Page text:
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    Rates of cocaine use have started to decline across Europe, according to the 2011 annual report from the European Monitoring Centre for Drugs and Drug Addiction (EMCDDA).

    The countries with the most significant cocaine problems – Spain, Italy, Denmark and the UK – all reported a fall in ‘last-year’ use among 15 to 34-year-olds, mirroring similar trends in the US and Canada. The UK, however, remains the European country with the highest rate of use among this age group.

    With an average price of between 50 and 80 Euros per gram, regular cocaine use may have become a ‘less attractive option in countries where austerity is now the order of the day’, says the EMCDDA, although the drug remains the continent’s most widely used illicit stimulant, with around 17 per cent of those entering treatment reporting it as their main problem substance.

    Levels of heroin use have remained largely unchanged, although there are still more than 1.3m regular opioid users in the EU and Norway. Clients in treatment are generally older, however, and the proportion reporting injecting is also declining in most countries, with just 40 per cent of those entering treatment for opioid problems regular injectors. Around 700,000 opioid users received substitution treatment in Europe in 2009, 50,000 more than in 2007, although coverage continues to vary greatly. Worryingly, however, Greece – traditionally a country with a low HIV prevalence – has reported a significant outbreak of new HIV infections among injecting drug users.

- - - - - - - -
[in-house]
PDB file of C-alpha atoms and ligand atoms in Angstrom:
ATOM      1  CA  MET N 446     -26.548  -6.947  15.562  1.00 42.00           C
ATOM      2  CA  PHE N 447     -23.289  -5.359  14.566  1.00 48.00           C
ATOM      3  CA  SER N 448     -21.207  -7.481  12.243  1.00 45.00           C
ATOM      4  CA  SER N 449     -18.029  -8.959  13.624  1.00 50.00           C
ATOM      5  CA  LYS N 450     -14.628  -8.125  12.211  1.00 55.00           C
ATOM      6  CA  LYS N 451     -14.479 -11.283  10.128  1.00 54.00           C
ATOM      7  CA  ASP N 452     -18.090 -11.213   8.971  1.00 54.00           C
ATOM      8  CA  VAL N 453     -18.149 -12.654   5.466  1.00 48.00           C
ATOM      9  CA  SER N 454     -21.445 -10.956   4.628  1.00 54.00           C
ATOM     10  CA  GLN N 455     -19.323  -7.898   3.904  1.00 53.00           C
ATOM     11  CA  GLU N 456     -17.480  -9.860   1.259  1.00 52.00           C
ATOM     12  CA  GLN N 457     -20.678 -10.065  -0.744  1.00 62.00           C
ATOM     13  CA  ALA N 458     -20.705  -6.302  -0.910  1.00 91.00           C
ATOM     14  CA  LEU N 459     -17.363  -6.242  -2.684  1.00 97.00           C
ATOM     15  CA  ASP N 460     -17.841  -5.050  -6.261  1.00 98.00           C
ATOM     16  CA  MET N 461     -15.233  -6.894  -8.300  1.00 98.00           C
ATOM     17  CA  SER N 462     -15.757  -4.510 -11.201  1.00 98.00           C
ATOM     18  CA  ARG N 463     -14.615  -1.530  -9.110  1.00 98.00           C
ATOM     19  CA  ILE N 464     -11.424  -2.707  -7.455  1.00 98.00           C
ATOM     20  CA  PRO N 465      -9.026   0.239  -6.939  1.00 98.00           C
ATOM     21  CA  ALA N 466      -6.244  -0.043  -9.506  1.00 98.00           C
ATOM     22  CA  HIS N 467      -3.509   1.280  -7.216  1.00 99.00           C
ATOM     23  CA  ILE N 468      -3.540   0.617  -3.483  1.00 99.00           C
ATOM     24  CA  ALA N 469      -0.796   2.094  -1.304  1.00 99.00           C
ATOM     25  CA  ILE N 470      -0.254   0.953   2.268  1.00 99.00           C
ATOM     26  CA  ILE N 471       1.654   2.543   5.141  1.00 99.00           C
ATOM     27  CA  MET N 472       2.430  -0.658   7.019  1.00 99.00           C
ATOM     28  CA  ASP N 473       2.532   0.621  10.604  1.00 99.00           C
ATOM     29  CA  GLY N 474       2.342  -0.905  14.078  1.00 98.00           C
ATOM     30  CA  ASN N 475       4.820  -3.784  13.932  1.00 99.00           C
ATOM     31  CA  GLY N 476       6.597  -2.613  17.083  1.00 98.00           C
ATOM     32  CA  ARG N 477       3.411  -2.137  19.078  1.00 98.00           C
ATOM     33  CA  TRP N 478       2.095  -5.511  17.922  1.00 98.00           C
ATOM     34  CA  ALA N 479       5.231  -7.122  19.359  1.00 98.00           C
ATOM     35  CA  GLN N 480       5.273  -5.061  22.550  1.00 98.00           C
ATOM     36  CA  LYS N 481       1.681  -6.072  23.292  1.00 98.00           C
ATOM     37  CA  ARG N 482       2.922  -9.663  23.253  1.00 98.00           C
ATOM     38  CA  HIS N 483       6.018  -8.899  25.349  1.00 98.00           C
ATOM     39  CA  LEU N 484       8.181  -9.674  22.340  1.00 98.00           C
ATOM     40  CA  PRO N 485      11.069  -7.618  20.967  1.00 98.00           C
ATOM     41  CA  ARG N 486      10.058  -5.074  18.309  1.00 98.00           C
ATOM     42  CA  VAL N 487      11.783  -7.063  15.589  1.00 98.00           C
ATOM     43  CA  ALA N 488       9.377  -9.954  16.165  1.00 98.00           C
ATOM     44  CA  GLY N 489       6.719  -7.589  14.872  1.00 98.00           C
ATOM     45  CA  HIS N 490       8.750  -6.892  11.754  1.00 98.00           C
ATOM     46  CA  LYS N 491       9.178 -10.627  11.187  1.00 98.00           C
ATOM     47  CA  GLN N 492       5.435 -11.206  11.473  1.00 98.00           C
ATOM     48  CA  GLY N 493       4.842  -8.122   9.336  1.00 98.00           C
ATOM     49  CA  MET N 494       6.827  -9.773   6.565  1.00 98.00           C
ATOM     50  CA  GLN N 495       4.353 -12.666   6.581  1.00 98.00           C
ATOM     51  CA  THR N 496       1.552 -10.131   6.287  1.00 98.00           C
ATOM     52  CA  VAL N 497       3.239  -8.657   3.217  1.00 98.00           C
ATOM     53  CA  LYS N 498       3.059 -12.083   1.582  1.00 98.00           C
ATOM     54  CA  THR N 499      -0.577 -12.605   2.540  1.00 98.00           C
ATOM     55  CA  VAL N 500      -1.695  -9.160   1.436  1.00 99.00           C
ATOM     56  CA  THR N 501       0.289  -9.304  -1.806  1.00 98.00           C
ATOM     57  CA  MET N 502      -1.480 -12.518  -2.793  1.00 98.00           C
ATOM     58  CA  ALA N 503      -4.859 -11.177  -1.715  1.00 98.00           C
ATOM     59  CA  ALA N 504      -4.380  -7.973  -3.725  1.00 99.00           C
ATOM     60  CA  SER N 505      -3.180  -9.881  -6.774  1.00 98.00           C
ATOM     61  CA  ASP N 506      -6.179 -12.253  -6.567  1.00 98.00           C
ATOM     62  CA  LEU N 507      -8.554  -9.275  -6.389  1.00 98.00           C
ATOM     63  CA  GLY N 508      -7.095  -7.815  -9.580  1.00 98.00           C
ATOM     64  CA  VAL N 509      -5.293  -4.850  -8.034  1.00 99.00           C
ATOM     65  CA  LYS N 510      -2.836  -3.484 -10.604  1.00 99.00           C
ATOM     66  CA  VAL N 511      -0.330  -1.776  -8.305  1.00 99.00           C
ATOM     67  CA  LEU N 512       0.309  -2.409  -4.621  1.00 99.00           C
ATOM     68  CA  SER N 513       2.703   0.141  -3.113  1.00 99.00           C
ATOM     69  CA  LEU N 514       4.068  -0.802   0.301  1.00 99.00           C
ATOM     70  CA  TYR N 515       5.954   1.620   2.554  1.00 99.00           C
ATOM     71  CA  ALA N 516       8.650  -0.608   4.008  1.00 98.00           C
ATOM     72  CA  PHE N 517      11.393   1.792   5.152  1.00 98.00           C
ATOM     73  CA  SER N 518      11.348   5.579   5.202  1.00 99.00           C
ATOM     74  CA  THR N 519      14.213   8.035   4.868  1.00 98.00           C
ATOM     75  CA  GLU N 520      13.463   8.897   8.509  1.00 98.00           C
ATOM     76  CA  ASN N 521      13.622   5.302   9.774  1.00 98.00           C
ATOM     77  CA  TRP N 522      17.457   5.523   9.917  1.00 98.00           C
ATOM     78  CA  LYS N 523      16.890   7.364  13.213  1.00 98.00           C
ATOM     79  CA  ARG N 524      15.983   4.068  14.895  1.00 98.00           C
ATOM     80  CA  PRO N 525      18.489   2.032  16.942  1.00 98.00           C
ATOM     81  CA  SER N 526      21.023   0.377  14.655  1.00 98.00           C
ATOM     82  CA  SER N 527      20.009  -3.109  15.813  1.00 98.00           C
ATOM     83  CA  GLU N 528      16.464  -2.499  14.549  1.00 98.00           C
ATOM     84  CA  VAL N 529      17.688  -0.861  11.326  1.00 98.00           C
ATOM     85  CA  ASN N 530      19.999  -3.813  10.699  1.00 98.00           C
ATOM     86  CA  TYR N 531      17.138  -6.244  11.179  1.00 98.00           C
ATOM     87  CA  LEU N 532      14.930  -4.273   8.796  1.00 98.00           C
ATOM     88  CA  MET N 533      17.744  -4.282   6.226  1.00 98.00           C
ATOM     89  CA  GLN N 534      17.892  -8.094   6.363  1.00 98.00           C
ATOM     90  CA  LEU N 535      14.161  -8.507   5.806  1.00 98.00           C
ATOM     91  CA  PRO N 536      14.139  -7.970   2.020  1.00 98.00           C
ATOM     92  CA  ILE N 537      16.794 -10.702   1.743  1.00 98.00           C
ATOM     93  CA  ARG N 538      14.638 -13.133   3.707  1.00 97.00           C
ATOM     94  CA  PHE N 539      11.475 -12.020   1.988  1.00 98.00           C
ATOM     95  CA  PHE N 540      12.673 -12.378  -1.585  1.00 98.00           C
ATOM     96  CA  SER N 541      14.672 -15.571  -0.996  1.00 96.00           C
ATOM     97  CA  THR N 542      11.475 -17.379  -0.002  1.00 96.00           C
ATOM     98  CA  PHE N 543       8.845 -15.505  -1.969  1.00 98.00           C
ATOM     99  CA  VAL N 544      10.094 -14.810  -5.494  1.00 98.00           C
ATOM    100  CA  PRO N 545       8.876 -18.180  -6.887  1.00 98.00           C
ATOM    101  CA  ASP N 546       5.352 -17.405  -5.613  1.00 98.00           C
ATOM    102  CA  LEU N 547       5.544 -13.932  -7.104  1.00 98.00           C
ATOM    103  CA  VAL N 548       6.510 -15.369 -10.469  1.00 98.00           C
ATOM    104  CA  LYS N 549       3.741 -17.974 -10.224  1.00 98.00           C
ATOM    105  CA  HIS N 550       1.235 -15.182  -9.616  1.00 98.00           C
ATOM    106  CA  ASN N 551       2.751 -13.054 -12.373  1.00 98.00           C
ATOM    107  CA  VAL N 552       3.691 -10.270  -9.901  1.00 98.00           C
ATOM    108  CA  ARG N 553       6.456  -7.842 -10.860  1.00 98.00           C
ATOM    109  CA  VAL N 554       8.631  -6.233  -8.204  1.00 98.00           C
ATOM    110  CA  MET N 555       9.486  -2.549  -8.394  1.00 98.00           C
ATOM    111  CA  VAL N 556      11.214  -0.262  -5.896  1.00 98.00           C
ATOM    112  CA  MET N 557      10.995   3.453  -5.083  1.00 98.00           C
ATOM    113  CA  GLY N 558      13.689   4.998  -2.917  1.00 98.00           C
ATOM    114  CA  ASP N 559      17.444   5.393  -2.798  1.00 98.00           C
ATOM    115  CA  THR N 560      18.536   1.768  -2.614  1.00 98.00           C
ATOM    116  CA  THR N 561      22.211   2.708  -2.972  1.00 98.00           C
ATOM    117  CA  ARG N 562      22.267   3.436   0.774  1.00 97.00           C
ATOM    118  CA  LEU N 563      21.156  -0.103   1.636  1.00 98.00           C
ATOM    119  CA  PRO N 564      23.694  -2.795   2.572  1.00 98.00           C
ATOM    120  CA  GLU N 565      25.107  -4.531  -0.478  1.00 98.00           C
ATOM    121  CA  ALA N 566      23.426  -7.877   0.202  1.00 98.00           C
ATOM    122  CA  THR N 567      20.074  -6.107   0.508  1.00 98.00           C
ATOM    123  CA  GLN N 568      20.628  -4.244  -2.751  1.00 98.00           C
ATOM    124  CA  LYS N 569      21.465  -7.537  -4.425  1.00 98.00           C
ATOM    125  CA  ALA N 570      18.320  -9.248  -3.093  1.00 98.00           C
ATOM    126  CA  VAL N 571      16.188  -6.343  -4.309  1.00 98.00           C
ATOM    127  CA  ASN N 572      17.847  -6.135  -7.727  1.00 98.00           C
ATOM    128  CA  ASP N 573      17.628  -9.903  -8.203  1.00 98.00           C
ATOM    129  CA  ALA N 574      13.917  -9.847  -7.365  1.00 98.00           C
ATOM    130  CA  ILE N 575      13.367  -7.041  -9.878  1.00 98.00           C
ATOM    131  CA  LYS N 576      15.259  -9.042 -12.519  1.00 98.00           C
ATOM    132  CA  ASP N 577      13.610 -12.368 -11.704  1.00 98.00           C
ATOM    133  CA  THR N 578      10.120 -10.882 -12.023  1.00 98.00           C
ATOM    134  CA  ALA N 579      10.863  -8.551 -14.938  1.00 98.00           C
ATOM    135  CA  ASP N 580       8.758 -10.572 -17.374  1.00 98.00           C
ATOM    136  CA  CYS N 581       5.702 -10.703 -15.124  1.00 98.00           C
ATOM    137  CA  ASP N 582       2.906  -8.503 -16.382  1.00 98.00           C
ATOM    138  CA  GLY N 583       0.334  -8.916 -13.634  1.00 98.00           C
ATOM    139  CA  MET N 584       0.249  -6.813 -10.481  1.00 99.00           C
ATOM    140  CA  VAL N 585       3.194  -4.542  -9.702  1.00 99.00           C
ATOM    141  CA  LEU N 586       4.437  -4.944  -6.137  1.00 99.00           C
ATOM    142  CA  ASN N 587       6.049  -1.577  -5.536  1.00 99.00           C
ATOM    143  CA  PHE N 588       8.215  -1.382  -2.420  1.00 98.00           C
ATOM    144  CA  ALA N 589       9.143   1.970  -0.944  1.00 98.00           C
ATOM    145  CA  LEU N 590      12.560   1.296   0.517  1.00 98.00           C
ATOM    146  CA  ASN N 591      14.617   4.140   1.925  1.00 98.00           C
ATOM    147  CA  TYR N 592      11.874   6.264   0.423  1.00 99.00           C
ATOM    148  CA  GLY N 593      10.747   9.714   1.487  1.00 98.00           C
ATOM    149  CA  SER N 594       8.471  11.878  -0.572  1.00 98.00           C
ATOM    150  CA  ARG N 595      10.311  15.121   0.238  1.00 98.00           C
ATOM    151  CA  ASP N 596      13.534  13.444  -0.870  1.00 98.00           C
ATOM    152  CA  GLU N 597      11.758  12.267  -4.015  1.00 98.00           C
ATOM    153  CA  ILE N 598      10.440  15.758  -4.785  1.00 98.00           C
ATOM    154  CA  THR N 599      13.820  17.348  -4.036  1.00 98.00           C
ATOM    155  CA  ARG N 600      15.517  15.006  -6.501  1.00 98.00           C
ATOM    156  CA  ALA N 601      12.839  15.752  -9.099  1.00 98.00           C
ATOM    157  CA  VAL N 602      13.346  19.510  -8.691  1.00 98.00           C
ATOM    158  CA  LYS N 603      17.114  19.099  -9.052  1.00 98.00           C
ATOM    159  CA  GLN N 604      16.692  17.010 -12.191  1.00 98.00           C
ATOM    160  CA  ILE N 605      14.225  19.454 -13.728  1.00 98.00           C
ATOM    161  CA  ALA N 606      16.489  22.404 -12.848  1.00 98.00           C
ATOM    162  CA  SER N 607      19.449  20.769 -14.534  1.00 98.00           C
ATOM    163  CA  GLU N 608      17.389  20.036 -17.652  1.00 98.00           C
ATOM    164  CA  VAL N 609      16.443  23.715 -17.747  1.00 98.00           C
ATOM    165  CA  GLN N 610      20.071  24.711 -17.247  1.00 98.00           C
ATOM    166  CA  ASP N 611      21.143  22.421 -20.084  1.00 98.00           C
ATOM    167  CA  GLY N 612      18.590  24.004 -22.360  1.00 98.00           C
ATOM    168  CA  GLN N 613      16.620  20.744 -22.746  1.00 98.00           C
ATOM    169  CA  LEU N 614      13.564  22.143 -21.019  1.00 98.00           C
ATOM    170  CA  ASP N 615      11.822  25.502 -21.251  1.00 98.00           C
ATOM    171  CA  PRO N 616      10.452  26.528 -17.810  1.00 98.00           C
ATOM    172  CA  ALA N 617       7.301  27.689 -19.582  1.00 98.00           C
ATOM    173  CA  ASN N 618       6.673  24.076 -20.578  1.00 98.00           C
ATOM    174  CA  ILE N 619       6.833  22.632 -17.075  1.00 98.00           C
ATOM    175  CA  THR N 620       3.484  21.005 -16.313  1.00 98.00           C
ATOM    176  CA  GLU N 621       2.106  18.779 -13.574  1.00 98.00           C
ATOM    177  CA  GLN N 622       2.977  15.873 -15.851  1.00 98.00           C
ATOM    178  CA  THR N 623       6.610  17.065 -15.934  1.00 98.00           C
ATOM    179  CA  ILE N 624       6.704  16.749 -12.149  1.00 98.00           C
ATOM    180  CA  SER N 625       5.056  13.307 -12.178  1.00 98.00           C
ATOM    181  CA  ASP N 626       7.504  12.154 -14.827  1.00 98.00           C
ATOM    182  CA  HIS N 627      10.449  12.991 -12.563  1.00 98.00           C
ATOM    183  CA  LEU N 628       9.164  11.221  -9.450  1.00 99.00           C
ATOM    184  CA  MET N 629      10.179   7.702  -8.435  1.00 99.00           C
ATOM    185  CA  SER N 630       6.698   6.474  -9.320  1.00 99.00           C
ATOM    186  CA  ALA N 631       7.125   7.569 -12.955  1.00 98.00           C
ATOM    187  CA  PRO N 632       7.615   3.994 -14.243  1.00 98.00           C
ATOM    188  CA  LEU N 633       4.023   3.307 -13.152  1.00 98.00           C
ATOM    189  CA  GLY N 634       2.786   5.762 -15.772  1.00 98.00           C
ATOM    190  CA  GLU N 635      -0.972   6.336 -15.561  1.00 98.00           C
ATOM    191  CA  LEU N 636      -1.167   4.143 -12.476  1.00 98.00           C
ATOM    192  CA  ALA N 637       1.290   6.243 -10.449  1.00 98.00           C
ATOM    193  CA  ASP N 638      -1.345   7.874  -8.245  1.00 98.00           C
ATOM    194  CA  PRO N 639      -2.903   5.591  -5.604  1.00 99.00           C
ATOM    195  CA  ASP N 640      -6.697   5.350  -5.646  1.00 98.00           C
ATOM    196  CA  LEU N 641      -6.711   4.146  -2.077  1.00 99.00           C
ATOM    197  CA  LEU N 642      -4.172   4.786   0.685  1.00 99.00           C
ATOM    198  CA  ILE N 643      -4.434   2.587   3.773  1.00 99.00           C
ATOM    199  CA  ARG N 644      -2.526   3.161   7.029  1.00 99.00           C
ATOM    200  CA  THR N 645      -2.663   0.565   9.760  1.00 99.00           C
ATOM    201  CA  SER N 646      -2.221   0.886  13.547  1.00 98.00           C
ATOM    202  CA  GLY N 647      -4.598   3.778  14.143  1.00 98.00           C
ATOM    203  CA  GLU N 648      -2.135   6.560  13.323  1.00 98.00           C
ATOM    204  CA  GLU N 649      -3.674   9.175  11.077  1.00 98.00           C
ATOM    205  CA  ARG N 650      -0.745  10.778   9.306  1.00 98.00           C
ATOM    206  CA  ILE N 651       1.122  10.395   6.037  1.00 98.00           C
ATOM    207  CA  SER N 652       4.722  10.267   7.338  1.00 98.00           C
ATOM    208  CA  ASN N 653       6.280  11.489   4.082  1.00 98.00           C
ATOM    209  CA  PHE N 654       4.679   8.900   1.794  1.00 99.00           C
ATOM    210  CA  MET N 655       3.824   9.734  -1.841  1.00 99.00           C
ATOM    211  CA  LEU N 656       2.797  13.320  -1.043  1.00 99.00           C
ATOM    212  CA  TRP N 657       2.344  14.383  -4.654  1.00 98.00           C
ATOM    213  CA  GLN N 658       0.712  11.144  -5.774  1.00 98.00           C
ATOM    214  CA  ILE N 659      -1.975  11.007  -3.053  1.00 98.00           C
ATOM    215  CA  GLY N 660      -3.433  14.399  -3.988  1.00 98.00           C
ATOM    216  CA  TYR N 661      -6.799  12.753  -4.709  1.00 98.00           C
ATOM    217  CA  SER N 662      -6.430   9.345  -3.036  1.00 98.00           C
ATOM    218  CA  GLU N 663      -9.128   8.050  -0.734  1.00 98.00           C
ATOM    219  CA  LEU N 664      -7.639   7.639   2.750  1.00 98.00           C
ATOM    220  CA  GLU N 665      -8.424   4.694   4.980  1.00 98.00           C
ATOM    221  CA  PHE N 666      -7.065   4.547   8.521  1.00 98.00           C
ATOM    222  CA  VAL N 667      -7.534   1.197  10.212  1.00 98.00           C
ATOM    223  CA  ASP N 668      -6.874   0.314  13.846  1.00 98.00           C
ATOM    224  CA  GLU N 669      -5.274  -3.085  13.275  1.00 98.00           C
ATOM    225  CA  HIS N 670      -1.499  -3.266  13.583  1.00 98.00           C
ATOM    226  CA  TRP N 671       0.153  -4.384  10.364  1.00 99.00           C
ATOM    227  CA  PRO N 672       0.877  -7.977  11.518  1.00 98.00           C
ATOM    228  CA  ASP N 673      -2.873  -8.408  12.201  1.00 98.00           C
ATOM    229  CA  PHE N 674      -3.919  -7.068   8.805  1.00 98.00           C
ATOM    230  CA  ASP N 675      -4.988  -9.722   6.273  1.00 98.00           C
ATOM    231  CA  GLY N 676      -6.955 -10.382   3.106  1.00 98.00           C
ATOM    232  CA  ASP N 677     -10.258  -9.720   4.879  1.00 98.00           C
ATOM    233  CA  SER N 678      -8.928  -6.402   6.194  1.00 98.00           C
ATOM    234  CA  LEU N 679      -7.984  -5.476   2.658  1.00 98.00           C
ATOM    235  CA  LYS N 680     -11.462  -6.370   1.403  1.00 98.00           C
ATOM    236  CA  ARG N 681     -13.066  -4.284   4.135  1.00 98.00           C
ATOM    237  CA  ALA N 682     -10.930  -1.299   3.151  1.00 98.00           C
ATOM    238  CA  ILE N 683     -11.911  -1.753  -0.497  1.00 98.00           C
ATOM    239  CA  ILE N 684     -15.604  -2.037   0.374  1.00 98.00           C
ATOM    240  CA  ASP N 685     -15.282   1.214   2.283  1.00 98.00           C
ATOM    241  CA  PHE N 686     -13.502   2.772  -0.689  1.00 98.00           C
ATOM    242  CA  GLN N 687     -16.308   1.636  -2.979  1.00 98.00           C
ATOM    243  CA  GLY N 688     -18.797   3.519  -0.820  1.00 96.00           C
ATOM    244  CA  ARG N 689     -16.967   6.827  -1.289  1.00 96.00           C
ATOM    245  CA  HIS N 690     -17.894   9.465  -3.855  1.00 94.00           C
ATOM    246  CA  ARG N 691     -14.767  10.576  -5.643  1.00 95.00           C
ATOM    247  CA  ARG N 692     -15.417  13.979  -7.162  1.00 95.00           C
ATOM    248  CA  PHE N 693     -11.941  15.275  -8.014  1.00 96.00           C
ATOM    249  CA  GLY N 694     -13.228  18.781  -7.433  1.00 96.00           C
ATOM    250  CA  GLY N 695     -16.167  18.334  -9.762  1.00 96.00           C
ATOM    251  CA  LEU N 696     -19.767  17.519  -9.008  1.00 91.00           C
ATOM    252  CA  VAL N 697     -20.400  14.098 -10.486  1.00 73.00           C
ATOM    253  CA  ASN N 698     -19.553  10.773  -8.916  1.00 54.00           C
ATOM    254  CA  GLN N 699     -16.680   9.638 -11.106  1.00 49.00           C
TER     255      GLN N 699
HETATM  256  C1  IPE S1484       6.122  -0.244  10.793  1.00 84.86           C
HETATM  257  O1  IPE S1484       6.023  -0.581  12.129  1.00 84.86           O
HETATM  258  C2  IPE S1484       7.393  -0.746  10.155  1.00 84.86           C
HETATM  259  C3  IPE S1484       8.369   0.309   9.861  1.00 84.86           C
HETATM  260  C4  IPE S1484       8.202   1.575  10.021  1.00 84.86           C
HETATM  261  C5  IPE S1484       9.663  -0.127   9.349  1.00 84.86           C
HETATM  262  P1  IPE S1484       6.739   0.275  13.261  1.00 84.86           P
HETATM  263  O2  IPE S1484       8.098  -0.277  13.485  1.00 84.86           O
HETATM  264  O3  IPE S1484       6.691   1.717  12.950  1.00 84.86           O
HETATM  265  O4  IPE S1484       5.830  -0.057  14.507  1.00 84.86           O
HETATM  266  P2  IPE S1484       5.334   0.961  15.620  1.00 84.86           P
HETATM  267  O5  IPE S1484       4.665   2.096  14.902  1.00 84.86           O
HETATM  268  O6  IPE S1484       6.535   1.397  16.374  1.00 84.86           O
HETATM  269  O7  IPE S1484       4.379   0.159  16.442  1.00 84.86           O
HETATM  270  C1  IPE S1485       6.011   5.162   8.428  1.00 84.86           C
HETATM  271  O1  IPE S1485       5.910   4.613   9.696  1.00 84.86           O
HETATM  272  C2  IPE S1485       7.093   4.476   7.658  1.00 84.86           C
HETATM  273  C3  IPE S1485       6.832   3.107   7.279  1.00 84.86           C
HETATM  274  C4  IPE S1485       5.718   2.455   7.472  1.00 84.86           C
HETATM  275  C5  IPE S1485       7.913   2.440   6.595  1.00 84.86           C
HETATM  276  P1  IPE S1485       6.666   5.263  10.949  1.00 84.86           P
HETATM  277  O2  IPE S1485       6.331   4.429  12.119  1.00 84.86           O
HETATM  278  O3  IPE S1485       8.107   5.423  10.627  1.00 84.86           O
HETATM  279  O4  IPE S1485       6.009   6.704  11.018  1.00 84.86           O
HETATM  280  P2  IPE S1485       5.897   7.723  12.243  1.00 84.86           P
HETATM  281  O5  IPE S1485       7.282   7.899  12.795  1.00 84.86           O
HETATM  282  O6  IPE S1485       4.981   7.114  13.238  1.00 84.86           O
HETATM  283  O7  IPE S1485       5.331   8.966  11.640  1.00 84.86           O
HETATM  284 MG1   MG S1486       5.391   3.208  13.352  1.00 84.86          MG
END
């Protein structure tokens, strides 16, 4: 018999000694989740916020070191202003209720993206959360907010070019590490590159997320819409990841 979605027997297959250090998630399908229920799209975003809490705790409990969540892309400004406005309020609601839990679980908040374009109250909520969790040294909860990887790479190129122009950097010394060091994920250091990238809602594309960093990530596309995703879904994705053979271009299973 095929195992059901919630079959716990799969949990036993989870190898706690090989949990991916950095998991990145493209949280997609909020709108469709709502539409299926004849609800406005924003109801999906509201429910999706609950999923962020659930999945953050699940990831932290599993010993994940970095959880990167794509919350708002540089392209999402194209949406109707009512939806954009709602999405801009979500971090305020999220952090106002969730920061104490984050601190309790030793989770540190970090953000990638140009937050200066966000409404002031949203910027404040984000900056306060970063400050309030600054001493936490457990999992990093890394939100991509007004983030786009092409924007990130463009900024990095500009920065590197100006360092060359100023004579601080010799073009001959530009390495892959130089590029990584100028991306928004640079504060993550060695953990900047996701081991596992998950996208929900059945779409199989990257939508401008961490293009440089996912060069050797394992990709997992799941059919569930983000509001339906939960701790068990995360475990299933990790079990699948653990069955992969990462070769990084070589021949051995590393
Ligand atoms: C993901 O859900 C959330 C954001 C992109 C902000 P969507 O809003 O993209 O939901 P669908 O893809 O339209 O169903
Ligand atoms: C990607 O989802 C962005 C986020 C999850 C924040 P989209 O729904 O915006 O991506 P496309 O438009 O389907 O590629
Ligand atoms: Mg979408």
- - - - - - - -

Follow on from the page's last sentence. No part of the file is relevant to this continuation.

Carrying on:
Although drug use as a whole appears to be ‘relatively stable’ across Europe, and cannabis use continues to decline among young people, there are ‘new threats’ from the rapidly evolving synthetic drugs market, and widespread polydrug use, says the report, adding that European drug policies and responses will need to adapt accordingly.

    Thirty-nine new drugs have been reported so far this year via the European early warning system (EWS), on top of the 41 new substances notified to the EMCDDA and Europol last year (DDN, June, page 5). Drug manufacturers are also playing ‘cat-and-mouse’ with the authorities in terms of the imported precursor chemicals used to synthesise the drugs, the report states, using increasingly sophisticated techniques to bypass regulations. These include synthesising precursors from ‘pre-precursors’ or masking them as non-controlled chemicals, which are then reconverted after importation.

    ‘The fast moving and increasingly joined-up world we live in is mirrored by an increasingly fast moving and joined-up drug market which appears quick to adapt to both threats and opportunities’, said EMCDDA director Wolfgang Götz. ‘This is reflected not only in the sheer number of new substances appearing on the market, but also in their diversity and in how they are produced, distributed and marketed. We need a proactive strategy that allows us to rapidly identify new drugs and emerging trends so that we can anticipate their potential implications. We also need to coordinate our responses across Europe as, without doing so, individual national efforts are likely to prove ineffective. These two factors are crucial if we are to stay ahead in this rapidly developing game of cat and mouse’.

    16 November 2011



    Comment: these were already uploaded to DF

    EMCDDA - National report 2010: Spain

    EMCDDA - National report 2010: Netherlands

    EMCDDA - National report 2010: United Kingdom

    EMCDDA - National report 2010: Portugal

    All documents are written in english language.


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